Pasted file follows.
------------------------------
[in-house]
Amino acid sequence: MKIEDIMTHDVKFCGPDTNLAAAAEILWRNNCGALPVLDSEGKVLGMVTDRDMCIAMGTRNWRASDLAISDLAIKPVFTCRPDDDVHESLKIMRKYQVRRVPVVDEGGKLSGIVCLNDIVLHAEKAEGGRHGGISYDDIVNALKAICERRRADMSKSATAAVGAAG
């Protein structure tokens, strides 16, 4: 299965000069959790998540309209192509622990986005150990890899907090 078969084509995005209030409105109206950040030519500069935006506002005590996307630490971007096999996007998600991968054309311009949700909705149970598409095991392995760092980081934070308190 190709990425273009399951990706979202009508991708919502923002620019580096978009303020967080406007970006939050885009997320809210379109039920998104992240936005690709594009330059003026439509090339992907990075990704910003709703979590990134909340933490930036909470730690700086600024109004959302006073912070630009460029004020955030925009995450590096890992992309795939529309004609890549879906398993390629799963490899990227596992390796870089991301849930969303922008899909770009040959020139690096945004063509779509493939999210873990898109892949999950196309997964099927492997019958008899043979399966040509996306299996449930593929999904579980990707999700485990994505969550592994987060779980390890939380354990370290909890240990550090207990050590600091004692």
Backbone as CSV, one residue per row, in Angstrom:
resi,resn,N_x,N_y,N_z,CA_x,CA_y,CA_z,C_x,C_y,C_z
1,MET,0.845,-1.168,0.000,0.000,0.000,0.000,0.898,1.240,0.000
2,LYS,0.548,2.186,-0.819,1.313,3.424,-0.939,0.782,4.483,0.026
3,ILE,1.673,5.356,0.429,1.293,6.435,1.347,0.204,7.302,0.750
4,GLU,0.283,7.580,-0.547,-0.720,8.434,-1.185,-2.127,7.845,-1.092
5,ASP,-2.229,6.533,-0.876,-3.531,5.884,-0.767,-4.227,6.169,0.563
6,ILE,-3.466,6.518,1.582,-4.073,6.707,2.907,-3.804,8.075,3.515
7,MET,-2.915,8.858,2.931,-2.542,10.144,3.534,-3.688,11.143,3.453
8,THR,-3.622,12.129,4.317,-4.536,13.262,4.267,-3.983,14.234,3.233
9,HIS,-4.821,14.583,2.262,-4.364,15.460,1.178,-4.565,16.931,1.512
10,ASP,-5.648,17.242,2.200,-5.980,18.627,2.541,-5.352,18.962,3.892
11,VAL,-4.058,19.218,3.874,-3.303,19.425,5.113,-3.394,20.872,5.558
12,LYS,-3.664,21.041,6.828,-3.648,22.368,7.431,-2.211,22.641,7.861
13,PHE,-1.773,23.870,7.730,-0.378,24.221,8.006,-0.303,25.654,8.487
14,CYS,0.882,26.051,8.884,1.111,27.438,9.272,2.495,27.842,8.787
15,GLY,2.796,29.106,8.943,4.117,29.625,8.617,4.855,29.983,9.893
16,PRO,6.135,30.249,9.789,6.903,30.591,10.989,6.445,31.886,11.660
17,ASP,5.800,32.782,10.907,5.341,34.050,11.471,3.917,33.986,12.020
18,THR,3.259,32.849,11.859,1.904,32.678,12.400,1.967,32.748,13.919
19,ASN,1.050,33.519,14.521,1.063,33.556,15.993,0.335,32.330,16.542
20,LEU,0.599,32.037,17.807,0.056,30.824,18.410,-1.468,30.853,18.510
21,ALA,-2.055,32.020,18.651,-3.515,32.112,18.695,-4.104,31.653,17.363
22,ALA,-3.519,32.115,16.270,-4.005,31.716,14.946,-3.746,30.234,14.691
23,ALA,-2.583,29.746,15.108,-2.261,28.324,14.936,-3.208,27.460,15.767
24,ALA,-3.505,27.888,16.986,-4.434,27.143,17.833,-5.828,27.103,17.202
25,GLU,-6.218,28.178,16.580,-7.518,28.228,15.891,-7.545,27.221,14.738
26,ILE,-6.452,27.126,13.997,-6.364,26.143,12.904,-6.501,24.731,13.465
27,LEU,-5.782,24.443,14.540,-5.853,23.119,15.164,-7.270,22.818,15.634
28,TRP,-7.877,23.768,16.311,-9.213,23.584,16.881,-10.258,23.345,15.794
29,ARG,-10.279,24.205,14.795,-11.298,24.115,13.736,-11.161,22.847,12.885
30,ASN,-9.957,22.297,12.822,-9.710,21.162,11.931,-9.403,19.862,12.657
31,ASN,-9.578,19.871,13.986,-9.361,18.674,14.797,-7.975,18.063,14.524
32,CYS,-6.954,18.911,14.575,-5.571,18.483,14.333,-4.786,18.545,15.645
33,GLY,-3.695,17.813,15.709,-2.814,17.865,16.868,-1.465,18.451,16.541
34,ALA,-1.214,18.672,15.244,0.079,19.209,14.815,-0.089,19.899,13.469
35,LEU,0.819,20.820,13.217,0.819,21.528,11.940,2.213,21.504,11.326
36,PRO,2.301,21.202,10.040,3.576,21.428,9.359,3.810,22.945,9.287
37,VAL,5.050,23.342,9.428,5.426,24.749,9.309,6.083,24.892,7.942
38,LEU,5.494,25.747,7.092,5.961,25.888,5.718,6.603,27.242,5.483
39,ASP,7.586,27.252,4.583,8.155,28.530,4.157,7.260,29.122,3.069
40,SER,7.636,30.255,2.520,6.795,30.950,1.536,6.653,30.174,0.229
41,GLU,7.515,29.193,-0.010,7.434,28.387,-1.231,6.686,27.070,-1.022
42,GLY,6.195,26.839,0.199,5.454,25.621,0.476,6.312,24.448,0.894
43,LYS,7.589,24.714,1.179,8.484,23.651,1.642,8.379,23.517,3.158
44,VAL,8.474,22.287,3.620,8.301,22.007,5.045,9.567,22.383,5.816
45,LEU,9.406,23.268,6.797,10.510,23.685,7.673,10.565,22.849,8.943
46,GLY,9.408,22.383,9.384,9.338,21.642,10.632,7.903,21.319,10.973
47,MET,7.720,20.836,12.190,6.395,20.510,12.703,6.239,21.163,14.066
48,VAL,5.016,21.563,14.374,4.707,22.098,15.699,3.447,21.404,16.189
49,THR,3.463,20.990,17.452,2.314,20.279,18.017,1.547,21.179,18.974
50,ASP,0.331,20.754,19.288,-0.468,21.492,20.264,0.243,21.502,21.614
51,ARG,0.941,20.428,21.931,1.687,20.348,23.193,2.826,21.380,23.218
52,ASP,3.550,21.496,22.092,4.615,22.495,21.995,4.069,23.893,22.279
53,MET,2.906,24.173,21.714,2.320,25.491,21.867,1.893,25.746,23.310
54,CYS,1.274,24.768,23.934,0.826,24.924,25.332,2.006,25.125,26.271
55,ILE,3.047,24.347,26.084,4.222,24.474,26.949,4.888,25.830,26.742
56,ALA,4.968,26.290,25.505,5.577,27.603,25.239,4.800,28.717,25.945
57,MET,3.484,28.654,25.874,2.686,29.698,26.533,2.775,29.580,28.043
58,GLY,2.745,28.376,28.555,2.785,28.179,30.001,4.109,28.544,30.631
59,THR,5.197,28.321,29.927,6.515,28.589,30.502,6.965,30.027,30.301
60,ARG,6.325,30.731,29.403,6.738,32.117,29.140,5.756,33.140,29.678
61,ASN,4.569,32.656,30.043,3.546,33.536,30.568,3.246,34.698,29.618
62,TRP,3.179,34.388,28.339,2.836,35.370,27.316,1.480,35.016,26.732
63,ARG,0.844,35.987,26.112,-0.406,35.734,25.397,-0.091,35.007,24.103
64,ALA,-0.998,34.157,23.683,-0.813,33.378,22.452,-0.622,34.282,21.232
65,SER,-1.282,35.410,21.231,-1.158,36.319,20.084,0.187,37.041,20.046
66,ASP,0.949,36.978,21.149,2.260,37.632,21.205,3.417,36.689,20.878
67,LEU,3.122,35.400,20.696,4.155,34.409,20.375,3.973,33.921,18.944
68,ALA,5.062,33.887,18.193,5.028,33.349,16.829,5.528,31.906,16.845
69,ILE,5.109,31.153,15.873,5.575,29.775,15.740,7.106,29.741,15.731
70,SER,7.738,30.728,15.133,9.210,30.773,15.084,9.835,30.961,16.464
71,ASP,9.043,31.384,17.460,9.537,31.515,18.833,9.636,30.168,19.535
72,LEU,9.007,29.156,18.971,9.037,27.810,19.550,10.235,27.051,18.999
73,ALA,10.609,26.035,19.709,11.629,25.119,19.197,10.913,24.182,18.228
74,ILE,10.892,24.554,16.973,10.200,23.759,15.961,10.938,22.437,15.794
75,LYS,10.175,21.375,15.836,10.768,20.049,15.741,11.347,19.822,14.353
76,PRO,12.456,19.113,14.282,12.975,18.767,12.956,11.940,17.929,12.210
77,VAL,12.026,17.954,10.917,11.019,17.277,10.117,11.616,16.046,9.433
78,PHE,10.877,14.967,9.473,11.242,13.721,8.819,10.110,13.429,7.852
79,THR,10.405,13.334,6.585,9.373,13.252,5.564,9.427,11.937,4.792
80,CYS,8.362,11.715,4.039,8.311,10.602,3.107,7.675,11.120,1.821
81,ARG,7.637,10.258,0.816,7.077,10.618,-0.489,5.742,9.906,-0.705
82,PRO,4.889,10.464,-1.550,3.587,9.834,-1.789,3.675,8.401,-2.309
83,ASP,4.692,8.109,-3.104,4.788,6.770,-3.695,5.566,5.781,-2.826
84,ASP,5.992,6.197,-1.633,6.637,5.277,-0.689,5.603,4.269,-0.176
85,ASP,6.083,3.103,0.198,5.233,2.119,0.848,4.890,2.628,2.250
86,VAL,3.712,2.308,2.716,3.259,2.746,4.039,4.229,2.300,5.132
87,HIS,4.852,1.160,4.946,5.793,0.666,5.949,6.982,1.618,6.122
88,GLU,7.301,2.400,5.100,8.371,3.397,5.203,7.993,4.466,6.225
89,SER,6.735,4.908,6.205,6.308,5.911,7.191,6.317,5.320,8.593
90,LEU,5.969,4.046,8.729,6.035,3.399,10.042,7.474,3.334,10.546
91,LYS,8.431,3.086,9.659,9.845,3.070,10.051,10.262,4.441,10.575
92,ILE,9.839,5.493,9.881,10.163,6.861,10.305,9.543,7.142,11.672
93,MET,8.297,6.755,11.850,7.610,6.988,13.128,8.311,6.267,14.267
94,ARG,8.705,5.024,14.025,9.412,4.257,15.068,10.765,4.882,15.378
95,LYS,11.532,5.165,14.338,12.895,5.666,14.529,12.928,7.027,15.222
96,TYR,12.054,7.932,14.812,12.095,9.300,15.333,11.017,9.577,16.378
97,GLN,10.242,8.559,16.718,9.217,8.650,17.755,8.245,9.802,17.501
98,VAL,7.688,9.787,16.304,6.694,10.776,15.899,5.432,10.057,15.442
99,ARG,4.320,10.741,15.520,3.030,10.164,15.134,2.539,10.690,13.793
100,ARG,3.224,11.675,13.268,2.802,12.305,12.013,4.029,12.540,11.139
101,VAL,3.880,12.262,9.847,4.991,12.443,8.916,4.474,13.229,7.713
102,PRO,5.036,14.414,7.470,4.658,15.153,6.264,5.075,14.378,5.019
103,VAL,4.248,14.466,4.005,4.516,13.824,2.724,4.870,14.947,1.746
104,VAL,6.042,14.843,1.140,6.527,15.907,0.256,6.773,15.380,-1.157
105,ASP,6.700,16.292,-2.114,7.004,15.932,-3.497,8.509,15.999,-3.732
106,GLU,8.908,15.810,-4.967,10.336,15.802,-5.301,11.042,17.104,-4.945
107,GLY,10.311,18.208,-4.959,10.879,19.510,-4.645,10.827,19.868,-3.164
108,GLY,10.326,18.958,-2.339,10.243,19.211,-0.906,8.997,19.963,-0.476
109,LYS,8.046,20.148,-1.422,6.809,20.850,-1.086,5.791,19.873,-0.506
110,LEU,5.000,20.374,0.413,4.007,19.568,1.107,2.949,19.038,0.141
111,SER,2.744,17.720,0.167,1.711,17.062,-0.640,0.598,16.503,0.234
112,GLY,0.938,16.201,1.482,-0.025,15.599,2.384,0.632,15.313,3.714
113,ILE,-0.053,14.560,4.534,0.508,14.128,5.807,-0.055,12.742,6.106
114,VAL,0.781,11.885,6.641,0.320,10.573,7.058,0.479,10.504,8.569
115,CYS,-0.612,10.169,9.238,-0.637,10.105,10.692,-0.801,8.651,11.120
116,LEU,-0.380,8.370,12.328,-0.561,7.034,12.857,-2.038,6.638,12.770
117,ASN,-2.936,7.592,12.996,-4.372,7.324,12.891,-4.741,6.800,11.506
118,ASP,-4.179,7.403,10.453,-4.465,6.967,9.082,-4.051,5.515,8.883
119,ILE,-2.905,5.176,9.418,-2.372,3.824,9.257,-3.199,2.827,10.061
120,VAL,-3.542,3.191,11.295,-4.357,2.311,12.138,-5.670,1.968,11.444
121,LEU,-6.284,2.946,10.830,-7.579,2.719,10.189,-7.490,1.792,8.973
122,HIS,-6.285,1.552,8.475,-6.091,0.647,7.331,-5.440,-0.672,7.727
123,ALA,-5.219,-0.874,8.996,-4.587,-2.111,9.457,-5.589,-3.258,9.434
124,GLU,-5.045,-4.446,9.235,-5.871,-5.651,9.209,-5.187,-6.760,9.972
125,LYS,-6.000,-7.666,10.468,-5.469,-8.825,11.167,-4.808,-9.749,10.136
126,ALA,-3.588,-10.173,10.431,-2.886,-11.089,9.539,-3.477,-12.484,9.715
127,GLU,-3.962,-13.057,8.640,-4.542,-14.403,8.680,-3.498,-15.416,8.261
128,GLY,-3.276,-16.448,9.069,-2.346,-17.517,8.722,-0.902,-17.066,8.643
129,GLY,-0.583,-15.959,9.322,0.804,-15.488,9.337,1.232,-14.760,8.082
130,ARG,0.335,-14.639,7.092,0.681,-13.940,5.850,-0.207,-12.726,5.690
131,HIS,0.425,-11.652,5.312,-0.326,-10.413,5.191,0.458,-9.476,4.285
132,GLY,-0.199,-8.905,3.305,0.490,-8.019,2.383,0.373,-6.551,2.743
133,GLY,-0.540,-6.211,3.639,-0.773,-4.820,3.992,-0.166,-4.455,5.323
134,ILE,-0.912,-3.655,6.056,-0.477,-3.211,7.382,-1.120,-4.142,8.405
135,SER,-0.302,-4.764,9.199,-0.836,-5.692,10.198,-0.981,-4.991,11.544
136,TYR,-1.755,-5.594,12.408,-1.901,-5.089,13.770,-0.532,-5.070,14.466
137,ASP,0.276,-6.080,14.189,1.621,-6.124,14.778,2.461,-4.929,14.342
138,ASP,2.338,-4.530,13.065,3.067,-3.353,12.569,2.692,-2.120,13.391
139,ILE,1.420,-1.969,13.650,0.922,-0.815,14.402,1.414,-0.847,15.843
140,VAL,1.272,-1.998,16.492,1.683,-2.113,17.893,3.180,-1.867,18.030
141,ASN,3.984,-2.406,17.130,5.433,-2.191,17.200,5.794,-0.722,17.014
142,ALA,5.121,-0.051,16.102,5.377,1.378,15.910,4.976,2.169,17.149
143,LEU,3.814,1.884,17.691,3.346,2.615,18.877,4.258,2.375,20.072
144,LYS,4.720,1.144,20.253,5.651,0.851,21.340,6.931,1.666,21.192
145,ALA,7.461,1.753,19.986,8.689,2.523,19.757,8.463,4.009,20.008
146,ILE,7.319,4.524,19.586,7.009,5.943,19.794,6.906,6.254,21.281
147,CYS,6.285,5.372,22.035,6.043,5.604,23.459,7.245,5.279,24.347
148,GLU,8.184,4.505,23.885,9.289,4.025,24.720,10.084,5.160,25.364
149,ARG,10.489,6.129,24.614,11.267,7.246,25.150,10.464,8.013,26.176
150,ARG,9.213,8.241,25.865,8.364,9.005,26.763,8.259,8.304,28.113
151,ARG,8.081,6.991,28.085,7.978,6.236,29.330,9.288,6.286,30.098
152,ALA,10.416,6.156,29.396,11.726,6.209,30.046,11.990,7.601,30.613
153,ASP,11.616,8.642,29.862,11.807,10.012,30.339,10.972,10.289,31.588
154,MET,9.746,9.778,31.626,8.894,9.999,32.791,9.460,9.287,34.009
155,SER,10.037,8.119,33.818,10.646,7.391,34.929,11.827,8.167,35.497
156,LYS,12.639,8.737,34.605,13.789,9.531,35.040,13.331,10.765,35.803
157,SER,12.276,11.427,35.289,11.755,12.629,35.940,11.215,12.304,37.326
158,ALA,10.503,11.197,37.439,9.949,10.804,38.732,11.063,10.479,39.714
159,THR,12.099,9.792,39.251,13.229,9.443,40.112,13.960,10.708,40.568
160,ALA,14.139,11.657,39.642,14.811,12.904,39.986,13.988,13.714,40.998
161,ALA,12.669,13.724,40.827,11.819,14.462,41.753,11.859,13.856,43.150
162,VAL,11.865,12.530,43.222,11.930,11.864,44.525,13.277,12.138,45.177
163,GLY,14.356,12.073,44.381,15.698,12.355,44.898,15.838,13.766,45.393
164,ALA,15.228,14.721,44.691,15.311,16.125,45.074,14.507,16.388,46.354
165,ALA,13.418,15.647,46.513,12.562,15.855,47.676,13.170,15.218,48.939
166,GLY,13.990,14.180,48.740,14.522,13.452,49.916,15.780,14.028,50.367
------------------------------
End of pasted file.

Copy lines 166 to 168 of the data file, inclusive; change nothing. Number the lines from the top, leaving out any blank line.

161,ALA,12.669,13.724,40.827,11.819,14.462,41.753,11.859,13.856,43.150
162,VAL,11.865,12.530,43.222,11.930,11.864,44.525,13.277,12.138,45.177
163,GLY,14.356,12.073,44.381,15.698,12.355,44.898,15.838,13.766,45.393